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A record warm winter may have allowed sectors like construction and retail to add more jobs than they otherwise might have.Credit…Philip Cheung for The New York Times

The American job market may be shifting into a lower gear this spring, a turn that economists have expected for months after a vigorous rebound from the pandemic shock.

Employers added 175,000 positions in April, the Labor Department reported Friday, undershooting forecasts. The unemployment rate ticked up to 3.9 percent.

A less torrid expansion isn’t necessarily bad news, given that layoffs have remained low and most sectors appear stable.

“It’s not a bad economy; it’s still a healthy economy,” said Perc Pineda, chief economist at the Plastics Industry Association. “I think it’s part of the cycle. We cannot continue robust growth indefinitely considering the limits of our economy.”

The labor market has defied projections of a considerable slowdown for over a year in the face of a rapid escalation in borrowing costs, a minor banking crisis and two major wars.

Lulls in interest-rate-sensitive sectors like technology and manufacturing have been offset by unabated growth in industries like health care, which is powered by aging demographics, and state and local government, which has been catching up after losing workers to better offers during the pandemic.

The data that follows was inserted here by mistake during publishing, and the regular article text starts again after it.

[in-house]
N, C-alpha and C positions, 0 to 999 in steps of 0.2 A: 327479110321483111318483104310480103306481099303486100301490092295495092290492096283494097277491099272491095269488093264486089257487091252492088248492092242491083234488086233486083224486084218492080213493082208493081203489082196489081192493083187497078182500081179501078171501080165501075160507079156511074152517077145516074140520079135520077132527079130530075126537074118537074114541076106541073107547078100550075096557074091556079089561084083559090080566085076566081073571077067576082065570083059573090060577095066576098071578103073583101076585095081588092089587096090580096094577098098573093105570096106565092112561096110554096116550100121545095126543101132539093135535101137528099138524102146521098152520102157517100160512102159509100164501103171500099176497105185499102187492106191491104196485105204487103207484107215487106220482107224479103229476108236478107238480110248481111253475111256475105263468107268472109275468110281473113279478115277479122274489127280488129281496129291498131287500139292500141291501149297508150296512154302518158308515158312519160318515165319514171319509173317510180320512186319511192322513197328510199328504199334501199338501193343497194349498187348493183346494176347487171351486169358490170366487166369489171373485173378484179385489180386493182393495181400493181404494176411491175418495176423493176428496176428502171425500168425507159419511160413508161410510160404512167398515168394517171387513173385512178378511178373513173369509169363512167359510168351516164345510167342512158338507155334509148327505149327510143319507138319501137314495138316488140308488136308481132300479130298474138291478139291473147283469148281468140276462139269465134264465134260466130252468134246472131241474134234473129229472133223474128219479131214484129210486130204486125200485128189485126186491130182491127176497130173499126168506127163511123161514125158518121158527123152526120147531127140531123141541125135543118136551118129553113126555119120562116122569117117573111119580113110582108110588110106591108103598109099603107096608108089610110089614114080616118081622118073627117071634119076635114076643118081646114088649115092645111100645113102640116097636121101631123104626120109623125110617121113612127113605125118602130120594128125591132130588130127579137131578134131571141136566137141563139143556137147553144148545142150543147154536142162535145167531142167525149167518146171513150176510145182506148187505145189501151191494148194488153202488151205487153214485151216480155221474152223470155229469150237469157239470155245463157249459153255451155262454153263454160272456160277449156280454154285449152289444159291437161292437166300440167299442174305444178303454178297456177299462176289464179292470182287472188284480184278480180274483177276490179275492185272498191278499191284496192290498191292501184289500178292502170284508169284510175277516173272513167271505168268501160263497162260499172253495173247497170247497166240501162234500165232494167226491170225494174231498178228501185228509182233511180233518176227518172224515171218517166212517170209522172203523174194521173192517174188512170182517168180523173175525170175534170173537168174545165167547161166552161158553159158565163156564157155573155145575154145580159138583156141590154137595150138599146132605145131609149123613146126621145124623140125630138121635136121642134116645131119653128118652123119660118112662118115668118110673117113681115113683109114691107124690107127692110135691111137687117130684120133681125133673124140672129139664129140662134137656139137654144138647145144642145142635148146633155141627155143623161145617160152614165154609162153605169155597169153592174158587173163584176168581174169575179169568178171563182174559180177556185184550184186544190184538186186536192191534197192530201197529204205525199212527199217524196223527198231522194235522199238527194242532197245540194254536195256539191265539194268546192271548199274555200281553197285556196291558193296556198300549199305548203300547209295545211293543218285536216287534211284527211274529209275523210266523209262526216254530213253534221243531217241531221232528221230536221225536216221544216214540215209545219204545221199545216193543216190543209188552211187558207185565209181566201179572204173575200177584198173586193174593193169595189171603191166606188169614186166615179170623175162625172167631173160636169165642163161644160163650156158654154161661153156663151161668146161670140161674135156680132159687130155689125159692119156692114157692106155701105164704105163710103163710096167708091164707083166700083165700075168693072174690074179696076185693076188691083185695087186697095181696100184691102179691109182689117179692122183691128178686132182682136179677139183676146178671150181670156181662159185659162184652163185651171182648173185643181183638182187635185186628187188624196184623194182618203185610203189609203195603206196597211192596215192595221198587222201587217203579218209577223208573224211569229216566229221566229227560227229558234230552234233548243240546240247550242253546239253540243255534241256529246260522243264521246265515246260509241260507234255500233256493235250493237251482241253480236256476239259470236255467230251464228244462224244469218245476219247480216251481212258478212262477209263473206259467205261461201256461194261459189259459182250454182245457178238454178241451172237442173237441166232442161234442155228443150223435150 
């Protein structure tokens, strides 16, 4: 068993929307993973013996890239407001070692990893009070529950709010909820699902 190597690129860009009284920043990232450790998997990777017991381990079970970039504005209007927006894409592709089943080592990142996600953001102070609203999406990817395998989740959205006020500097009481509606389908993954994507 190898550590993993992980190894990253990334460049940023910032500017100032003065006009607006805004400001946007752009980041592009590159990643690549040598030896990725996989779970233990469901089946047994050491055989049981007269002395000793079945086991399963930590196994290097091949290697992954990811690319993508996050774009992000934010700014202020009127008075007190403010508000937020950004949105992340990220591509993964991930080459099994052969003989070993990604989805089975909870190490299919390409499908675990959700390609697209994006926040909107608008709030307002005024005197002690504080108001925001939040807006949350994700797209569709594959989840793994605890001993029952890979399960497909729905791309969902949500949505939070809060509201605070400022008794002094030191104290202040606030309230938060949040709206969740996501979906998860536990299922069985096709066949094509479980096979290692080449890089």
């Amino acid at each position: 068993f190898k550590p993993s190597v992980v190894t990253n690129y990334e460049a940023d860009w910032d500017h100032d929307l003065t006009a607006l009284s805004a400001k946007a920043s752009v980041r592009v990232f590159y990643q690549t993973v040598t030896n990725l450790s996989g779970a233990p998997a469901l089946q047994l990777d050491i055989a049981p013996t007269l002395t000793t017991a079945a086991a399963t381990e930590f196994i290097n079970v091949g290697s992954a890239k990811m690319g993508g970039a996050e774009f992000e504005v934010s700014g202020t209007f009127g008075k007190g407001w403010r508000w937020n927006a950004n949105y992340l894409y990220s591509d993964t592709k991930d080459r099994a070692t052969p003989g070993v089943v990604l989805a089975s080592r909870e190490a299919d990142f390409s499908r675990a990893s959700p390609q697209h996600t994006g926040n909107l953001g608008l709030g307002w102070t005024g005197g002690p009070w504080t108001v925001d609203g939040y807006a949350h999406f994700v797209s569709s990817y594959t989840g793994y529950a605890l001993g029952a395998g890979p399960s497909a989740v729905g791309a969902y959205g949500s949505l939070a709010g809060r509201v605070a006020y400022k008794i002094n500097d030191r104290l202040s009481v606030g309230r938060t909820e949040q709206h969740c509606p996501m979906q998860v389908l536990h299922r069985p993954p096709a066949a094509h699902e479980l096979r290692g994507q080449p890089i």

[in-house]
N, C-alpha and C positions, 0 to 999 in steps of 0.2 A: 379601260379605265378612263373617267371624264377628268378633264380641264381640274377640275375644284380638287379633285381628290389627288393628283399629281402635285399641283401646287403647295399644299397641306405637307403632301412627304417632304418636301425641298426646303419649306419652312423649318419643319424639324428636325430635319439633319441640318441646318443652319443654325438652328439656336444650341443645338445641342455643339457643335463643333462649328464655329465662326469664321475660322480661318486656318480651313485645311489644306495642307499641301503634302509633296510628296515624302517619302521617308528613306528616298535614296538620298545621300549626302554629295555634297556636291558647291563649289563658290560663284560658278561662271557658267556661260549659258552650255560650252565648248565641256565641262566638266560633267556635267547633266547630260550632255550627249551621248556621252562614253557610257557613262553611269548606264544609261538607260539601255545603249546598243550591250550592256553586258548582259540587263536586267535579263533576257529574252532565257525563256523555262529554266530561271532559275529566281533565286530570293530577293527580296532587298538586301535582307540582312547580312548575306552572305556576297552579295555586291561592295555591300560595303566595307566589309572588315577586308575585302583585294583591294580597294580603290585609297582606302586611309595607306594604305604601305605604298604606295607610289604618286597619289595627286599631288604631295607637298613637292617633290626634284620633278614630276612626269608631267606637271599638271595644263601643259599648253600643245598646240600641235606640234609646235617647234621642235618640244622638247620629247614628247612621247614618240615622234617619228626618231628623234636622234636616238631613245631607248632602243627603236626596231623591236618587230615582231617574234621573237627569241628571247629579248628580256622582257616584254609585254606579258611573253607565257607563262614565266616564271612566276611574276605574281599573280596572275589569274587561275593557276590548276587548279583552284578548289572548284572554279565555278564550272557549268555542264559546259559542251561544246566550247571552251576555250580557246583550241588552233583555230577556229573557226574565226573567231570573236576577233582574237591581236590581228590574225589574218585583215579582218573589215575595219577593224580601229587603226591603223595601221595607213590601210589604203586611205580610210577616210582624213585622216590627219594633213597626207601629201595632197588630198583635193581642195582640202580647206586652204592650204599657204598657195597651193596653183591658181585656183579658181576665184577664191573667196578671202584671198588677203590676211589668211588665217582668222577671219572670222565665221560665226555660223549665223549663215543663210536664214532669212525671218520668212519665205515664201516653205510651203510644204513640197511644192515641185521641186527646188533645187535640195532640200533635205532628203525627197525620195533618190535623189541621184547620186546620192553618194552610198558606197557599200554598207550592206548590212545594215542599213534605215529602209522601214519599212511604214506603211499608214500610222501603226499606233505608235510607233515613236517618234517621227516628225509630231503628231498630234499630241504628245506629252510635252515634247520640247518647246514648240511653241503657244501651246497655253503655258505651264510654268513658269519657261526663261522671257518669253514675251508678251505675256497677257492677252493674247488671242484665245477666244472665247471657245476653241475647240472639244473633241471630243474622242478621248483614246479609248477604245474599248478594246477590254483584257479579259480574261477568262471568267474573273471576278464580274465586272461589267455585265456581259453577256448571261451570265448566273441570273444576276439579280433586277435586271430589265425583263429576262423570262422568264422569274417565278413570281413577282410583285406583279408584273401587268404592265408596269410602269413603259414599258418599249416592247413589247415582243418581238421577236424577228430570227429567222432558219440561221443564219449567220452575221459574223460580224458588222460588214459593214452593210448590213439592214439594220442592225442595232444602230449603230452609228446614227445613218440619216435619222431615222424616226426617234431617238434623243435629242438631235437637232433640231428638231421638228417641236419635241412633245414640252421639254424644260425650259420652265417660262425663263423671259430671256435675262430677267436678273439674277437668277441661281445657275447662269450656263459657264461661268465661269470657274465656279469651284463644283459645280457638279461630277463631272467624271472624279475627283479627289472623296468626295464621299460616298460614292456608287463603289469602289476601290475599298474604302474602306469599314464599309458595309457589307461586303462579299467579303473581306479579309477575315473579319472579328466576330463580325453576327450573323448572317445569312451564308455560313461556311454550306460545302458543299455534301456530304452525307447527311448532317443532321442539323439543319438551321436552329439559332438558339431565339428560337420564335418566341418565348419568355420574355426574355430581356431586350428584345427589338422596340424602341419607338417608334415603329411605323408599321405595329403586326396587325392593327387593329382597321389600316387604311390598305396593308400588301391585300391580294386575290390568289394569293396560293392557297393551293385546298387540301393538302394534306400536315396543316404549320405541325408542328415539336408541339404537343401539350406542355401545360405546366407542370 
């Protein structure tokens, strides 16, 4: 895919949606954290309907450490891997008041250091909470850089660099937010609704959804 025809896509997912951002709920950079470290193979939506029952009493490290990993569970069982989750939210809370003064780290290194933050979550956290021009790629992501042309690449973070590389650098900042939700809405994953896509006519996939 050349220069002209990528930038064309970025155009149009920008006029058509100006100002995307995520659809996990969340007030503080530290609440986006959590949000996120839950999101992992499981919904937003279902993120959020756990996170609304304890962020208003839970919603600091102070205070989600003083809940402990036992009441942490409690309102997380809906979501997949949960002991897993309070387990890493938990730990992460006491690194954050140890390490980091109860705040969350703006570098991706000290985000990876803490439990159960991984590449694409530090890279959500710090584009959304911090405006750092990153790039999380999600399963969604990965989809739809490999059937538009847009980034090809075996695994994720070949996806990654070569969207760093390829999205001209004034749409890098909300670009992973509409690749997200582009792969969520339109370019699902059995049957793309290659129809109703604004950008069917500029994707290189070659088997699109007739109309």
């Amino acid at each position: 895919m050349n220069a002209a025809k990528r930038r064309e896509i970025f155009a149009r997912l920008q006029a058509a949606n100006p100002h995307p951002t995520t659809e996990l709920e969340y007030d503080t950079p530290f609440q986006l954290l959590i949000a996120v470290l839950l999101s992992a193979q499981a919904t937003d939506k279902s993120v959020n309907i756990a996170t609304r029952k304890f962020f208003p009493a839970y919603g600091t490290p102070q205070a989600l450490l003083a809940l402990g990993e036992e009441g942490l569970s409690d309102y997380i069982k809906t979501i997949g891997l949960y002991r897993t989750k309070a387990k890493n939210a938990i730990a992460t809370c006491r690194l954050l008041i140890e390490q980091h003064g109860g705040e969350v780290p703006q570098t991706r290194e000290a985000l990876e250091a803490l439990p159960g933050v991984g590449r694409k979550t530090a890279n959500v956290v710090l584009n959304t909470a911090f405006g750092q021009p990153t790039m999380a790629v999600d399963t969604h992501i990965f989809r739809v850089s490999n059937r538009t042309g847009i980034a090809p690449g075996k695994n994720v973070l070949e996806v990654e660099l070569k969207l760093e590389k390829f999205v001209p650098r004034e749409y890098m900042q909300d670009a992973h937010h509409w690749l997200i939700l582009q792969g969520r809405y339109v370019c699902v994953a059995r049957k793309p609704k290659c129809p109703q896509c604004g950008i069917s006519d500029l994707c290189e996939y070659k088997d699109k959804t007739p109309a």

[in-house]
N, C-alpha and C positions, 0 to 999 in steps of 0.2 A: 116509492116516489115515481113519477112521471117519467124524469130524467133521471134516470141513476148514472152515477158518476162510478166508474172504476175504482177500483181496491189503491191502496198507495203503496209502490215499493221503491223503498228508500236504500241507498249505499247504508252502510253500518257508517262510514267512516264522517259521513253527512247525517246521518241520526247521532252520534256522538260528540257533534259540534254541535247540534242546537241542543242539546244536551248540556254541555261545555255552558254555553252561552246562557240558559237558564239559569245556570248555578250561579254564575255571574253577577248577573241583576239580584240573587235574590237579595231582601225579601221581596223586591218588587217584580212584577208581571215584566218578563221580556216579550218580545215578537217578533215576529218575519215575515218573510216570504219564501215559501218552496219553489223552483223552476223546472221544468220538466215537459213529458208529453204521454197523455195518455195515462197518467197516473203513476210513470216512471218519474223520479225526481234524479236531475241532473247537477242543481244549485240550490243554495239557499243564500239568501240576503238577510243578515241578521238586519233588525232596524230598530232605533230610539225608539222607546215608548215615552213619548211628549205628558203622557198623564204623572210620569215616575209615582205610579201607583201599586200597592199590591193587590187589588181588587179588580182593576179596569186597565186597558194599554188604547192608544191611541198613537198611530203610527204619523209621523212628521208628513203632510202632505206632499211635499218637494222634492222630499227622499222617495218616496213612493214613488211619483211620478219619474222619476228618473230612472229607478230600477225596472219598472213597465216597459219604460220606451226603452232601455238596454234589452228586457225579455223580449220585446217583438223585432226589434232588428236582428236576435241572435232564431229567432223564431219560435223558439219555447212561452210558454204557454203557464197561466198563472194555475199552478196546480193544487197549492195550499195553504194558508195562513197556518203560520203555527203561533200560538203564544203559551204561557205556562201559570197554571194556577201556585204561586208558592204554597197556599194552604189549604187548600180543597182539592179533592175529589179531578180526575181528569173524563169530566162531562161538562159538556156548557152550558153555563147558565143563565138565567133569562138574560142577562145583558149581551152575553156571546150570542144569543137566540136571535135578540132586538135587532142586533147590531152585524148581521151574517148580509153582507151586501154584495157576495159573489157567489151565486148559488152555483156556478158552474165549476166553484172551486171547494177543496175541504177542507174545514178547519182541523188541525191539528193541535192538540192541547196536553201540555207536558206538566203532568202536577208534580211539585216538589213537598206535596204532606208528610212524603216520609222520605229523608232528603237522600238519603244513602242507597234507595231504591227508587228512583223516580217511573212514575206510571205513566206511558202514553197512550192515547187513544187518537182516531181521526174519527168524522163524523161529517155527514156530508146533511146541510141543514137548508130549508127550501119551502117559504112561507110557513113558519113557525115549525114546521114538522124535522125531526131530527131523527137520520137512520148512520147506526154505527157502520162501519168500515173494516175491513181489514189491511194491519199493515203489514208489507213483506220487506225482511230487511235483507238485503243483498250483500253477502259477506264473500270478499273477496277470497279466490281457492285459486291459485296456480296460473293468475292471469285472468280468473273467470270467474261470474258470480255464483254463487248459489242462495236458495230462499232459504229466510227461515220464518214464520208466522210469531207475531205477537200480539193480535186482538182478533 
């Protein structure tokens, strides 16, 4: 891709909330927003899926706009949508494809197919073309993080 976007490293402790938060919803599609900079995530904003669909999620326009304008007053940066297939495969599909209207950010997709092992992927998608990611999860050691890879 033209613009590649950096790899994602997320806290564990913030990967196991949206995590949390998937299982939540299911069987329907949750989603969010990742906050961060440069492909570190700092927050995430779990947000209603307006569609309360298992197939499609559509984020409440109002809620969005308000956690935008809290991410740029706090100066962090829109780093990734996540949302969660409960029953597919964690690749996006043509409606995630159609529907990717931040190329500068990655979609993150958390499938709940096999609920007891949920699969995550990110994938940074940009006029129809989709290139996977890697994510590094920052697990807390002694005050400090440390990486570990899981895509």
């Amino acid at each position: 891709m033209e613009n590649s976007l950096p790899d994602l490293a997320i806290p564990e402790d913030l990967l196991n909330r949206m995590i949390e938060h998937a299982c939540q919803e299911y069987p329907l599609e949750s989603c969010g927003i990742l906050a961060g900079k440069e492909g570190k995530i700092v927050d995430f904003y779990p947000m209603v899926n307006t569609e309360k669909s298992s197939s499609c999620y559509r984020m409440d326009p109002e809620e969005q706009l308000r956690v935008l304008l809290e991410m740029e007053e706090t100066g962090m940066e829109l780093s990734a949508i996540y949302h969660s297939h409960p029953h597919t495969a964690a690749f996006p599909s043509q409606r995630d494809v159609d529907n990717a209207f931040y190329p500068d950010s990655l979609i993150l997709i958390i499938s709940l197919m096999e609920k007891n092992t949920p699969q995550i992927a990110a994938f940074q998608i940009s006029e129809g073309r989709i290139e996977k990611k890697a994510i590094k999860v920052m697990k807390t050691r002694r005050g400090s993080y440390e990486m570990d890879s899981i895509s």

Federal funding has supported construction work on large infrastructure projects and private investment in clean energy development, as well as subsidies for industries like child care that continue to filter through the economy.

“Depending on where you land, it’s a question of how many of us can end up working for the government in some form or fashion,” said Belinda Román, an associate professor of economics at St. Mary’s University in San Antonio.

As wages have risen — outpacing inflation on average for nearly a year — more people have started looking for jobs, allowing employers to fill positions more quickly. The increased flow of both legal and undocumented immigrants added about 80,000 workers to the labor supply each month last year, according to calculations by Goldman Sachs, and will add another 50,000 per month this year.

And beyond public spending, much of the enduring strength stems from purchases by households, which have been burning through bank balances built during the pandemic. As savings rates decline and delinquency rates on consumer loans rise, that rocket fuel is likely to run dry, leaving an economy that’s still fundamentally sound.

“We are still forecasting what we’d call a modest slowdown, but we’ve got the picture improving again,” said Stephen Brown, deputy chief North America economist for Capital Economics. “For the average worker, it’s not going to feel like a slowdown.”



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